'HUGE Legal Win': Florida Appeals Court Just Dealt A Devastating Blow To Forced Masking

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Posted: Jun 12, 2021 12:00 PM
'HUGE Legal Win': Florida Appeals Court Just Dealt A Devastating Blow To Forced Masking

Source: AP Photo/Nam Y. Huh

A Florida appellate court delivered a devastating blow to government-induced forced public masking in the state on Friday with a narrow 2-1 decision that finally took into account citizen privacy rights that have often been ignored throughout the pandemic.

In overturning and sending back for reconsideration the decision of a circuit judge in favor of Alachua County's mask requirement, the 1st District Court of Appeal panel cited the state Supreme Court's interpretation of privacy rights "so broad as to include the complete freedom of a person to control his own body," Fox13 reported.

A panel of the 1st District Court of Appeal, in a 2-1 decision, said Alachua County Circuit Judge Donna Keim did not properly consider the privacy rights of plaintiff Justin Green before she rejected a request for a temporary injunction against the mask requirement.

"The trial court simply looked at the right asserted by Green too narrowly, relying on the wrong privacy jurisprudence," said the 13-page majority opinion, written by Judge Adam Tanenbaum and joined by Judge Robert Long. "The right to be let alone by government does exist in Florida, as part of a right of privacy that our (Florida) Supreme Court has declared to be fundamental. … (The Supreme Court) has construed this fundamental right to be so broad as to include the complete freedom of a person to control his own body. Under this construction, a person reasonably can expect not to be forced by the government to put something on his own face against his will. Florida’s constitutional right to privacy, then, necessarily is implicated by the nature of the county’s mask mandate."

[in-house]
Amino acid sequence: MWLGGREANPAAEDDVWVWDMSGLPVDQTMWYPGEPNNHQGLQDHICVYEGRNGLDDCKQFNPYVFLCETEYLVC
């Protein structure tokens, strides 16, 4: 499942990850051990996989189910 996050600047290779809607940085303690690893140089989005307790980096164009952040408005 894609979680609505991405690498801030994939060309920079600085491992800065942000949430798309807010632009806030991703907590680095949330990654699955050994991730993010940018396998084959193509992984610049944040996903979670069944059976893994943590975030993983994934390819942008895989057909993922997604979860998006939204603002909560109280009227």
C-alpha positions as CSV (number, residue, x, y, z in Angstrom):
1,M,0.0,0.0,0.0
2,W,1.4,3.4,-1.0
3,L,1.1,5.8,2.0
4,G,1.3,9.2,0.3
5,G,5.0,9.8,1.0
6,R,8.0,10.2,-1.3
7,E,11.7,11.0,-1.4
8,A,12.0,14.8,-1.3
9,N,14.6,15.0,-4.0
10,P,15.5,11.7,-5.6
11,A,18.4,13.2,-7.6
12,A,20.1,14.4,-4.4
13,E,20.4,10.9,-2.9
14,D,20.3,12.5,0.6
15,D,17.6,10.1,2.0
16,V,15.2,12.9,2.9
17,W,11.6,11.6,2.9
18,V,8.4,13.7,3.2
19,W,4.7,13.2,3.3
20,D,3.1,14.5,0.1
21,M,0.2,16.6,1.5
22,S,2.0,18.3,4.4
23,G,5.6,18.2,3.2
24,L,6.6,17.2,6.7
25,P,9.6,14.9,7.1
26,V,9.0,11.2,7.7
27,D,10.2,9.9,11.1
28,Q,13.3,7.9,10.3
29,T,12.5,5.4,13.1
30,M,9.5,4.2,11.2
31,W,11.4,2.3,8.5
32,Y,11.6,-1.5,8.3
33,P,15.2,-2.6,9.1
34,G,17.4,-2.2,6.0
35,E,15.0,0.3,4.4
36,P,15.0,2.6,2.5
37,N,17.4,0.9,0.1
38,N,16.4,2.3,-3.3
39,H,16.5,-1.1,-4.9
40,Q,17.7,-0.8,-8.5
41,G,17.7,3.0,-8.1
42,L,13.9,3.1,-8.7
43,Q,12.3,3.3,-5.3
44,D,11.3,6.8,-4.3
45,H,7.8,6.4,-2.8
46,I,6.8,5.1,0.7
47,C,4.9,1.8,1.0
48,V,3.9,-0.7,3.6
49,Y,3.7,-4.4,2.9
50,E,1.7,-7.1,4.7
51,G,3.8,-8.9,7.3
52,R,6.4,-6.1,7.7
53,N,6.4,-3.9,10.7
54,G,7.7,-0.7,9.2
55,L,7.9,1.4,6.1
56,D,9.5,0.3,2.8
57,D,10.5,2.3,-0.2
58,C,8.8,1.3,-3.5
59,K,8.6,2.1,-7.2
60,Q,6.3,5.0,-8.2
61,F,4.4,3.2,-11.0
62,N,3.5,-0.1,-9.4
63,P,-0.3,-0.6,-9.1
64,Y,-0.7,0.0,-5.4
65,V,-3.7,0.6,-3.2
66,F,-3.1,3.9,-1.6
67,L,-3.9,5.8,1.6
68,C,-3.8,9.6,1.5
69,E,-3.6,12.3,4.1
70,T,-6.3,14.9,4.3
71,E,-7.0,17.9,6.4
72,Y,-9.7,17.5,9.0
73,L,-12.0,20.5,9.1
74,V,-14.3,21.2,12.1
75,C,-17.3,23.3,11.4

The majority stopped short of declaring the Alachua County requirement unconstitutional but sent the case back to the lower court for reconsideration.

Judge Joseph Lewis' 15-page dissent predictably appealed to forced masking as a "temporary and de minimus interference with a person’s public interactions in response to a global pandemic," but Tanenbaum and Long - both appointed to the bench by Republican Florida Gov. Ron DeSantis - carried the day.

While Lewis also tried to argue that the case was moot because DeSantis' executive order in May preventing local governments from requiring masks, the majority pointed out that counties could always reissue orders at a future time.

"Because of the nature of the various emergency orders that we have seen and the county’s continued commitment to public mask wearing, we are not convinced that this is the last that we will see of this issue," Tanenbaum wrote in a footnote.

Later in the opinion, however, the majority appeared to acknowledge that the circuit judge might not have a case to reconsider.

"We remand for a new proceeding that presumes the unconstitutionality of the mask mandate, in the event there still is some mask mandate that remains to be litigated," the opinion said.

... Green, who operates a nursery business, took the lawsuit to the Tallahassee-based appeals court after Keim refused to grant a temporary injunction in May 2020.

Interestingly, Fox13 reported that the decision from Tanenbaum and Long "relied heavily on a 2017 Florida Supreme Court decision blocking a law that sought to require women to wait 24 hours before having abortions."

Hey, my body my choice, right? Except, in this case, nobody is actually getting killed because masks have never done squat to stop or even slightly curb the spread of COVID-19 or any other respiratory virus.

Florida state representative Anthony Sabatini called the decision a "huge legal win" for liberty.

This is how it's done, folks. The people trying to force you to cover your face with a disgusting bacteria collector in the name of 'public health' - with absolutely zero science or data on their side to support their claims - have always been the aggressors here, and using the courts everywhere possible to push back is definitely the right move.

It's hard to predict what will eventually happen with this case, but the decision does underscore just how important judicial appointments are, even at the state level. DeSantis appointed both of these judges, and he also has appointed three of the seven judges on Florida's Supreme Court.